Dividing a business in a divorce might just be one of the most confusing and stressful aspects of the divorce process. So, to discover exactly how to tackle this, read on…
Going through a divorce is a stressful and emotional time, full of potential strife, lots of negotiations, and a fair amount of emotional baggage getting in the way. During your divorce, there will be plenty of things to think about, not least where each of you will live, who your children will live with, and how to divide your assets. The list goes on, but is truly exacerbated if the two parties own a limited company together…
Many happy couples, with similar interests, might just think that setting up a company together is the greatest idea since man walked the moon. But, if you decide to part ways, owning a joint business can make dividing your assets a little more complex.
Seeking advice from specialist solicitors, who are experienced in handling complex matters such as dividing a limited company in a divorce, are the place to start. But first, let’s see exactly how your divorce might affect your joint venture, and some tips on avoiding a dispute…
How a Divorce Might Affect Your Joint Business
During a divorce, the matrimonial assets of both you and your partner will be considered, valued and divided according to various factors. These factors include your financial obligations, arrangements for your children, and also your standard of living prior to your separation. This is to ensure that, when assets are divided, it is as fair as possible to both you and your partner going forward.
Any joint business ventures can be considered a matrimonial asset, particularly if the business has generated income that has provided a certain standard of living for you both throughout your marriage. So, generally, it is important for both of you to protect your business from divorce.
How are Businesses Valued and Divided During a Divorce?
The process of getting a valuation of a business during divorce will vary depending on the level of involvement both you and your ex-partner have in the business. For example, if you both own the business outright, or you both have a significant shareholding in the business, either of you can arrange a valuation. However, if only one of you owns the business, then that person must ask for the valuation.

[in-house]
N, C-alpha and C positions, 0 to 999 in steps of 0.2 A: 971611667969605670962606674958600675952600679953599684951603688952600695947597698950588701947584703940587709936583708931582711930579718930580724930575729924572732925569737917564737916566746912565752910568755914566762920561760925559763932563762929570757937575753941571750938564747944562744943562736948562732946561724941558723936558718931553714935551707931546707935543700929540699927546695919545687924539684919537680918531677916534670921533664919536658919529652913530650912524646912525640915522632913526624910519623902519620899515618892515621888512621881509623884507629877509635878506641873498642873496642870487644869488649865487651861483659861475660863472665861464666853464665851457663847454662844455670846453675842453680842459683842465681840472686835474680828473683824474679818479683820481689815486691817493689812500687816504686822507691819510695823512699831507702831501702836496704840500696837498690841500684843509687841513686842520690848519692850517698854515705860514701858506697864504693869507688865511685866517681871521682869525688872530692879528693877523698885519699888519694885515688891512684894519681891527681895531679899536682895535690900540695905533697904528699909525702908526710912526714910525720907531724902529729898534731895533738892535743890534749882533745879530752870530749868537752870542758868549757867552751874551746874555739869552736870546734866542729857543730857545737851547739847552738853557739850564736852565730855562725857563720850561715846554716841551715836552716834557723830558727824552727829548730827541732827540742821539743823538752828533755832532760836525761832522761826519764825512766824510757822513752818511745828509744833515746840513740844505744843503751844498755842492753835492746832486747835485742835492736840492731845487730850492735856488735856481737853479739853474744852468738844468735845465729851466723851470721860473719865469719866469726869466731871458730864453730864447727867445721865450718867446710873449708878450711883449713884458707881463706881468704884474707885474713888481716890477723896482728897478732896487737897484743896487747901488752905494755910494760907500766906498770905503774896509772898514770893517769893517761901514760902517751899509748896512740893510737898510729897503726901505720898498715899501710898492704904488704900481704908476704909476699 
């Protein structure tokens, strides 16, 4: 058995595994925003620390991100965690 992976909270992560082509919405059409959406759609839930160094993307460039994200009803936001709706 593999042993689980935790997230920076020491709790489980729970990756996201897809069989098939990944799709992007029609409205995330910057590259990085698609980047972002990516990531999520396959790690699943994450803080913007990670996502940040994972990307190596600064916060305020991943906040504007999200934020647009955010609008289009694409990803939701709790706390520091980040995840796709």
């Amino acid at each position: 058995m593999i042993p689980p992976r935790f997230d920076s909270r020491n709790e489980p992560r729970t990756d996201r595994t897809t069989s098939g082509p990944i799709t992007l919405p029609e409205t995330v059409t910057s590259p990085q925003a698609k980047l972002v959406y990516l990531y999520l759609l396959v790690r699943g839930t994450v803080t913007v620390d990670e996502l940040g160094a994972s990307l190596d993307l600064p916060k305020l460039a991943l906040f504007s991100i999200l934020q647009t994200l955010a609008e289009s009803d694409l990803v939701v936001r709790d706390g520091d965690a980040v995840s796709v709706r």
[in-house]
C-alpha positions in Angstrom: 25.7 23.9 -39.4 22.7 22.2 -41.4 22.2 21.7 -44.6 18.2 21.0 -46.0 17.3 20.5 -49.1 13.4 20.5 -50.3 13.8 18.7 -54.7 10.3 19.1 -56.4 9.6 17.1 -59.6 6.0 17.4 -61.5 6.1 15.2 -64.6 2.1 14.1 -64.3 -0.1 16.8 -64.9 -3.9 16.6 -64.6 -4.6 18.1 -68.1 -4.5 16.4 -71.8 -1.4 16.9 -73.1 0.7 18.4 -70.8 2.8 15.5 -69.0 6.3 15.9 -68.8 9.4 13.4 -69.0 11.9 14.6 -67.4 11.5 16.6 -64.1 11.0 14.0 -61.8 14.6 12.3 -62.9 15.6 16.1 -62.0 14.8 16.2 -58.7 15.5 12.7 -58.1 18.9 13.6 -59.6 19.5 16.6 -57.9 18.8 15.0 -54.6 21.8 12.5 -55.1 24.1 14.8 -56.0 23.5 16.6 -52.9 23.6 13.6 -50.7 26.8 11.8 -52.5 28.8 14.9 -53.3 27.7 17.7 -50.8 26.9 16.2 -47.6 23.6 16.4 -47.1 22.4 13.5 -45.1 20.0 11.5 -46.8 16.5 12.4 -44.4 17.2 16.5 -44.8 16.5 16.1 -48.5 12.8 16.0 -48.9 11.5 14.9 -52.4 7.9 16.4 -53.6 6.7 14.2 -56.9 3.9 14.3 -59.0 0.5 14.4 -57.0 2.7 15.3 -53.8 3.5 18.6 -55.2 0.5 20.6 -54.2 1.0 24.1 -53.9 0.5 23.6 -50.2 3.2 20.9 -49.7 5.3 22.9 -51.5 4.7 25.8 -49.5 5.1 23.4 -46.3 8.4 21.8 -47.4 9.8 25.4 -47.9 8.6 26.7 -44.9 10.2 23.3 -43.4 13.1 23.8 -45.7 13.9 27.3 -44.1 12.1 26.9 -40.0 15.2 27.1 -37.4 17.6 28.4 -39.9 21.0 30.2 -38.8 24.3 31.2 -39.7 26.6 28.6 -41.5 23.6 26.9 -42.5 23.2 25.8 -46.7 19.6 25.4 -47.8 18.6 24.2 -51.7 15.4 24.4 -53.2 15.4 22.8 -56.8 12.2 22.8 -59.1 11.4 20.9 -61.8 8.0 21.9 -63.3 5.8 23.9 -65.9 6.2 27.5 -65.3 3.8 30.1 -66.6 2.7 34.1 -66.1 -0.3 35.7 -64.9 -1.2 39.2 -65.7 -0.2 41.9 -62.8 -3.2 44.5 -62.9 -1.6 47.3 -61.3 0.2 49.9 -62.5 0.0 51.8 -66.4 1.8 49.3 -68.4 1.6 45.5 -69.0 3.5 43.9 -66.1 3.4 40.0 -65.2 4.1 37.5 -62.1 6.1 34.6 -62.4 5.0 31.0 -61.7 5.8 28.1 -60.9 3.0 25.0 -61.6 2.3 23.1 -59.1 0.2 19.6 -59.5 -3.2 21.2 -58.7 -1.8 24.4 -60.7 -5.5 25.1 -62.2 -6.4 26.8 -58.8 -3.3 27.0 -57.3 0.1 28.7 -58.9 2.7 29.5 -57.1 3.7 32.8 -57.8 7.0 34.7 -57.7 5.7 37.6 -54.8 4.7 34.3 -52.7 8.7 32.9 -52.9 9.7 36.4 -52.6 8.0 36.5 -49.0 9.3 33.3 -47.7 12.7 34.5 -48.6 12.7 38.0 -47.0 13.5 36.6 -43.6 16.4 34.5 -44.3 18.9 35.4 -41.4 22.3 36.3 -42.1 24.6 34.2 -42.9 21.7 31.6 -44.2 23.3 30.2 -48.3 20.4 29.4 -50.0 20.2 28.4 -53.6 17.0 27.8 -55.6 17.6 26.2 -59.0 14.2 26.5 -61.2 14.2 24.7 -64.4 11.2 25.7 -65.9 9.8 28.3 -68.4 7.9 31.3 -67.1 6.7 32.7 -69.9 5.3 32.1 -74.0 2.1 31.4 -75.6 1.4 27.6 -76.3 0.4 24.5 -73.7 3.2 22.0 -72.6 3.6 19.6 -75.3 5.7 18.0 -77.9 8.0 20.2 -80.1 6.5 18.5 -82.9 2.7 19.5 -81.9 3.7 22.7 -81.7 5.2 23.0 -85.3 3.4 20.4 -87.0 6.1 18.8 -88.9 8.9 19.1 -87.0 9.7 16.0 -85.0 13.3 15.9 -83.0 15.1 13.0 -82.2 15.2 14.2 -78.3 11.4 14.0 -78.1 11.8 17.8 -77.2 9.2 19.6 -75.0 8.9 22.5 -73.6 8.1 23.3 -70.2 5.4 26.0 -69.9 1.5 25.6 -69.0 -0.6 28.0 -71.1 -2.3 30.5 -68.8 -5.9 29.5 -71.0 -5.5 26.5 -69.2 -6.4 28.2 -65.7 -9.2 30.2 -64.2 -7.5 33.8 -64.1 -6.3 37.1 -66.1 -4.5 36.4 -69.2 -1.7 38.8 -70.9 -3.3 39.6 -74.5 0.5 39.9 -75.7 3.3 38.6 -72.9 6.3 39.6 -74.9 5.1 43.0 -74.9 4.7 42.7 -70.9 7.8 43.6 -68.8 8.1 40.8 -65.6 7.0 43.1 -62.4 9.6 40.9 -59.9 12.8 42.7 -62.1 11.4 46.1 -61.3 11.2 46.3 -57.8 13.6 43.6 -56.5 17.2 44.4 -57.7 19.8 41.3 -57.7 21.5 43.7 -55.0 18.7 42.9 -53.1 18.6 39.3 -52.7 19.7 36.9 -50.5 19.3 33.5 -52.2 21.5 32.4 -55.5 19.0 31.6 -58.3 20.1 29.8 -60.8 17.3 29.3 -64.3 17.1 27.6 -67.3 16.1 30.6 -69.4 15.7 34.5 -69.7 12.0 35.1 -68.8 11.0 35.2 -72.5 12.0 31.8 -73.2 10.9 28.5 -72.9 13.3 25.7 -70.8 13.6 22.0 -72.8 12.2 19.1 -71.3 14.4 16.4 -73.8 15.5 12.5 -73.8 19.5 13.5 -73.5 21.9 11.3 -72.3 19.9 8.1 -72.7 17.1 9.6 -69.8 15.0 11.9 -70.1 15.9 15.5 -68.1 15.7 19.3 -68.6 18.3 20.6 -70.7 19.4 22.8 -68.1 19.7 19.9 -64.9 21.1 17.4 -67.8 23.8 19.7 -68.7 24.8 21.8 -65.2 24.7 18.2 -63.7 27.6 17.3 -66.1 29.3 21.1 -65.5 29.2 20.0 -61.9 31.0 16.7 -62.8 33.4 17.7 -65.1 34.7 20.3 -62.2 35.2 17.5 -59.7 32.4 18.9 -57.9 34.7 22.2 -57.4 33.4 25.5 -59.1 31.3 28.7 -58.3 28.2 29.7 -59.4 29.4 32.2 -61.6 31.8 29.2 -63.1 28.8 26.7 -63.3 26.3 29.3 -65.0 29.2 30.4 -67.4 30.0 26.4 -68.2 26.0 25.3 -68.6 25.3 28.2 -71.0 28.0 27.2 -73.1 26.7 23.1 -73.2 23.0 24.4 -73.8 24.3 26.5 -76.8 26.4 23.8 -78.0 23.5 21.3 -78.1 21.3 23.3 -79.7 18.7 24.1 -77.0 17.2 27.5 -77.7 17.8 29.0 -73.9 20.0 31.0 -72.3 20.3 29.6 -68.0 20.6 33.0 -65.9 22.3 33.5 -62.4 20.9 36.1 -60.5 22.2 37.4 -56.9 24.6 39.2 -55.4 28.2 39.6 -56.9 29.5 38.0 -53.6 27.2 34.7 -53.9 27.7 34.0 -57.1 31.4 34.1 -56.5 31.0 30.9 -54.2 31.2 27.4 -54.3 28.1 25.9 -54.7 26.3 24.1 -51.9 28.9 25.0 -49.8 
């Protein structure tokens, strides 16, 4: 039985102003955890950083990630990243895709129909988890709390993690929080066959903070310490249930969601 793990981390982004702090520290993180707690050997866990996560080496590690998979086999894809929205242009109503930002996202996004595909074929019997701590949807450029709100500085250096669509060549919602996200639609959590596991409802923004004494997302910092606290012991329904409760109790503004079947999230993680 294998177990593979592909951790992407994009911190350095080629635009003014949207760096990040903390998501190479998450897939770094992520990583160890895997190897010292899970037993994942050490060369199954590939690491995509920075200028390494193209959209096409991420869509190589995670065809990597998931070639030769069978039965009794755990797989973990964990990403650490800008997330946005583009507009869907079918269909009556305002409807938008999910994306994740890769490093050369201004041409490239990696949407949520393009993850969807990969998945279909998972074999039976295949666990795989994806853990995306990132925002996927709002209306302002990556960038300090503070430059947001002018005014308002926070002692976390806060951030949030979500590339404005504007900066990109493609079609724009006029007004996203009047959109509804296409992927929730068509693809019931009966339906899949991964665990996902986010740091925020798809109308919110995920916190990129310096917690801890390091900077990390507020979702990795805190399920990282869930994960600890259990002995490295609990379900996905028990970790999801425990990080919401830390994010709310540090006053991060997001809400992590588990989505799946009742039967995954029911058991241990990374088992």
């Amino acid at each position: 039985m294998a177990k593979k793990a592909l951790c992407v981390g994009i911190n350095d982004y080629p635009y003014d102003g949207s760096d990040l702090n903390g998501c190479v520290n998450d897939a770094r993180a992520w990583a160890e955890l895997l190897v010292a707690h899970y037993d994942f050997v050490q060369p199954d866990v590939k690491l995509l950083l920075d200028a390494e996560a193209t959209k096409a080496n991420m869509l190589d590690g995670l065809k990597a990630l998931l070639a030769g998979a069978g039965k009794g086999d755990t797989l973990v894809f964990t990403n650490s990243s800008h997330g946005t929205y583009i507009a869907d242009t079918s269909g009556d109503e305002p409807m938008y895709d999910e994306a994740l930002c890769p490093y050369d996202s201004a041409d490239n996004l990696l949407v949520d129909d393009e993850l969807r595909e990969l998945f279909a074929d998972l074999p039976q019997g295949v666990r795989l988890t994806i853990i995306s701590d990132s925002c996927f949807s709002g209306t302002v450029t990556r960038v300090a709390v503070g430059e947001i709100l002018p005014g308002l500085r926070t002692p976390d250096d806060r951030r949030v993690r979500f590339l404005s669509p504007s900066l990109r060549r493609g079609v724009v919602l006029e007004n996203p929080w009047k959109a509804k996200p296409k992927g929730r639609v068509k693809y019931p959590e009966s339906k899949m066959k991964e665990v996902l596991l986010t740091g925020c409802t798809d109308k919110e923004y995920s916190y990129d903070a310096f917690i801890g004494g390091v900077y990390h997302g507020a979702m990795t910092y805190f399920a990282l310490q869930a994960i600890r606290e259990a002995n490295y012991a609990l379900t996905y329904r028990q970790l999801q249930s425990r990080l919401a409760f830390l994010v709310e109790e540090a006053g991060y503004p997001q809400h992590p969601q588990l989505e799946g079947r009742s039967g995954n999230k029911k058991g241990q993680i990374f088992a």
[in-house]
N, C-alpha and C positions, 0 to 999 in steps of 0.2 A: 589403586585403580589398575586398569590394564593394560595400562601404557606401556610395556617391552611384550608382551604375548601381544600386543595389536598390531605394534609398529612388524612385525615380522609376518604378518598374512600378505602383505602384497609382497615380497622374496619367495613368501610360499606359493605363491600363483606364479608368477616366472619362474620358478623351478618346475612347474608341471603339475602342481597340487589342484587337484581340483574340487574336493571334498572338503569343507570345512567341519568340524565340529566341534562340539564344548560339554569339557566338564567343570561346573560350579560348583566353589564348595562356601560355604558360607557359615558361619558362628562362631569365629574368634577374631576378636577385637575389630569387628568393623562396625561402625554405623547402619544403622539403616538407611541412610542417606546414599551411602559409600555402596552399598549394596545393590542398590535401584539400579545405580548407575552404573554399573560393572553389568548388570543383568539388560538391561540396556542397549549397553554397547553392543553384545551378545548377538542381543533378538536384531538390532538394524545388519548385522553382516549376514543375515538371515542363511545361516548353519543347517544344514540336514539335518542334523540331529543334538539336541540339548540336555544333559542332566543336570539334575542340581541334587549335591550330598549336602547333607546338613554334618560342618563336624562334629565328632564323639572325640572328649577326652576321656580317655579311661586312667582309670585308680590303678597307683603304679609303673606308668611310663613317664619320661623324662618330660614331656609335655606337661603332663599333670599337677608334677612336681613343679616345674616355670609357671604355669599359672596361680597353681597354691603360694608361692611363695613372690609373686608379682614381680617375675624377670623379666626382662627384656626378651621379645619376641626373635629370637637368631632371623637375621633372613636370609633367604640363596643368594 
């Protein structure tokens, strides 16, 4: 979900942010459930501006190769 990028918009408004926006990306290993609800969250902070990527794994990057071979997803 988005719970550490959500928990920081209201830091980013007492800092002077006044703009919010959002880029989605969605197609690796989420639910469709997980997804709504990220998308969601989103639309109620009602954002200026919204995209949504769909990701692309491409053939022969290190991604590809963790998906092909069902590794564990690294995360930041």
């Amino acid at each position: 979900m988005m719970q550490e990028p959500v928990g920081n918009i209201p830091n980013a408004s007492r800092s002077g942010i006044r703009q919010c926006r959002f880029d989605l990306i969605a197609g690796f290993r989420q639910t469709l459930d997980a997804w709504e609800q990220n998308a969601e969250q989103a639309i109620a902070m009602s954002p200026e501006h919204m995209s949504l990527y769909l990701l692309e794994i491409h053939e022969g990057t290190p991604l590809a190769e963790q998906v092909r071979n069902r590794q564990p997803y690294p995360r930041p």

The Valuation Of A Business Can Depend On:
. The Business Structure:
for example, whether it’s a limited company, sole trader, partnership, or anything else like that.
. The Business Assets:
for example, any stock or property that it owns.
. The Business Profits:
this includes profits that have been accumulated already, and which may be accumulated in the future.
. An Analysis Of Comparative Business Models:
this usually occurs if your business does not have sufficient cash flow or assets.
The process is complex, and will involve tax implications and other considerations, such as the transfer or sale of shares. Because of this, it is recommended that you speak to an independent financial advisor to organise negotiations for it.
6 Top Tips for Avoiding a Dispute and Dealing with it Properly
If you’re worried about what will happen to your business during a divorce, avoiding conflict, where possible, is key. So, here are six top tips for avoiding a dispute and dividing your business quickly and effectively…
1. The More you Agree, the Less it Will Cost
If you and your ex-partner can amicably come to an agreement regarding the division of business assets, then this can help you to avoid going to court, and the costs associated with that. Seeking the advice of a collaborative lawyer and financial advisor can help you to come to an agreement about your financial arrangements in a neutral environment. They will make sure that any outcome is fair for both you and your former partner, and will help you to negotiate any disputes so that neither of you are left open to future financial claims.